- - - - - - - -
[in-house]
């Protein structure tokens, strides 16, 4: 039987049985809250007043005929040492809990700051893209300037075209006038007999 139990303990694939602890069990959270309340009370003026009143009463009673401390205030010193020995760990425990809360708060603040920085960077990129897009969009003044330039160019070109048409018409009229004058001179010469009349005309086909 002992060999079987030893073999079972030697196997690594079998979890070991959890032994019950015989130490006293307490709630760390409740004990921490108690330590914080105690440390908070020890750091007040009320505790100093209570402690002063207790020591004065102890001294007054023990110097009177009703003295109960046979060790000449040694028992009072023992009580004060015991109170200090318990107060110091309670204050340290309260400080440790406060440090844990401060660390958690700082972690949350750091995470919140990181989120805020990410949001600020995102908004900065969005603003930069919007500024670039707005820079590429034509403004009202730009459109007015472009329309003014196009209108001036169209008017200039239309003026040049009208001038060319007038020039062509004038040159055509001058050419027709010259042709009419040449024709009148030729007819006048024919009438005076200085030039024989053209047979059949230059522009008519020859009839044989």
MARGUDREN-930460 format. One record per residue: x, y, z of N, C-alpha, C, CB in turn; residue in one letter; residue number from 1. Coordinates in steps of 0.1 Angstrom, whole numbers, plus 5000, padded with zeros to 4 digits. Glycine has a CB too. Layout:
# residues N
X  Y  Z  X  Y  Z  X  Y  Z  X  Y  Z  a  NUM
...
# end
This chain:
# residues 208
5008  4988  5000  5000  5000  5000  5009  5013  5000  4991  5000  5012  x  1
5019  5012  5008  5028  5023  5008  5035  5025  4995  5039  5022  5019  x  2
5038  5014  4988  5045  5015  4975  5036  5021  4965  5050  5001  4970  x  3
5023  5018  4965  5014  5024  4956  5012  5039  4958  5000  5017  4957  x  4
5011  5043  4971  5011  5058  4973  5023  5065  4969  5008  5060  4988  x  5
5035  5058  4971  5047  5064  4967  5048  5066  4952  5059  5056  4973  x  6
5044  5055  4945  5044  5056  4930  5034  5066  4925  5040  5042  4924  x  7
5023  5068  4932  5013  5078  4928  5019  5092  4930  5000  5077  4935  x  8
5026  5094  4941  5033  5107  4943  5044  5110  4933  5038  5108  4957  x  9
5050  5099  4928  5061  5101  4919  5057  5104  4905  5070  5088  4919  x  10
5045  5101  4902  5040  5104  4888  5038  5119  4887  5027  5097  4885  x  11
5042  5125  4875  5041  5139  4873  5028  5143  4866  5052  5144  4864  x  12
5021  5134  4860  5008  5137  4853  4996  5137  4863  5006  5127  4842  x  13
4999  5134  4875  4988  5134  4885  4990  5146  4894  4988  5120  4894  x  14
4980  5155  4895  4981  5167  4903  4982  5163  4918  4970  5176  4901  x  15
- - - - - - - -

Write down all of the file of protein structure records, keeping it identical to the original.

[in-house]
């Protein structure tokens, strides 16, 4: 039987049985809250007043005929040492809990700051893209300037075209006038007999 139990303990694939602890069990959270309340009370003026009143009463009673401390205030010193020995760990425990809360708060603040920085960077990129897009969009003044330039160019070109048409018409009229004058001179010469009349005309086909 002992060999079987030893073999079972030697196997690594079998979890070991959890032994019950015989130490006293307490709630760390409740004990921490108690330590914080105690440390908070020890750091007040009320505790100093209570402690002063207790020591004065102890001294007054023990110097009177009703003295109960046979060790000449040694028992009072023992009580004060015991109170200090318990107060110091309670204050340290309260400080440790406060440090844990401060660390958690700082972690949350750091995470919140990181989120805020990410949001600020995102908004900065969005603003930069919007500024670039707005820079590429034509403004009202730009459109007015472009329309003014196009209108001036169209008017200039239309003026040049009208001038060319007038020039062509004038040159055509001058050419027709010259042709009419040449024709009148030729007819006048024919009438005076200085030039024989053209047979059949230059522009008519020859009839044989």
MARGUDREN-930460 format. One record per residue: x, y, z of N, C-alpha, C, CB in turn; residue in one letter; residue number from 1. Coordinates in steps of 0.1 Angstrom, whole numbers, plus 5000, padded with zeros to 4 digits. Glycine has a CB too. Layout:
# residues N
X  Y  Z  X  Y  Z  X  Y  Z  X  Y  Z  a  NUM
...
# end
This chain:
# residues 208
5008  4988  5000  5000  5000  5000  5009  5013  5000  4991  5000  5012  x  1
5019  5012  5008  5028  5023  5008  5035  5025  4995  5039  5022  5019  x  2
5038  5014  4988  5045  5015  4975  5036  5021  4965  5050  5001  4970  x  3
5023  5018  4965  5014  5024  4956  5012  5039  4958  5000  5017  4957  x  4
5011  5043  4971  5011  5058  4973  5023  5065  4969  5008  5060  4988  x  5
5035  5058  4971  5047  5064  4967  5048  5066  4952  5059  5056  4973  x  6
5044  5055  4945  5044  5056  4930  5034  5066  4925  5040  5042  4924  x  7
5023  5068  4932  5013  5078  4928  5019  5092  4930  5000  5077  4935  x  8
5026  5094  4941  5033  5107  4943  5044  5110  4933  5038  5108  4957  x  9
5050  5099  4928  5061  5101  4919  5057  5104  4905  5070  5088  4919  x  10
5045  5101  4902  5040  5104  4888  5038  5119  4887  5027  5097  4885  x  11
5042  5125  4875  5041  5139  4873  5028  5143  4866  5052  5144  4864  x  12
5021  5134  4860  5008  5137  4853  4996  5137  4863  5006  5127  4842  x  13
4999  5134  4875  4988  5134  4885  4990  5146  4894  4988  5120  4894  x  14
4980  5155  4895  4981  5167  4903  4982  5163  4918  4970  5176  4901  x  15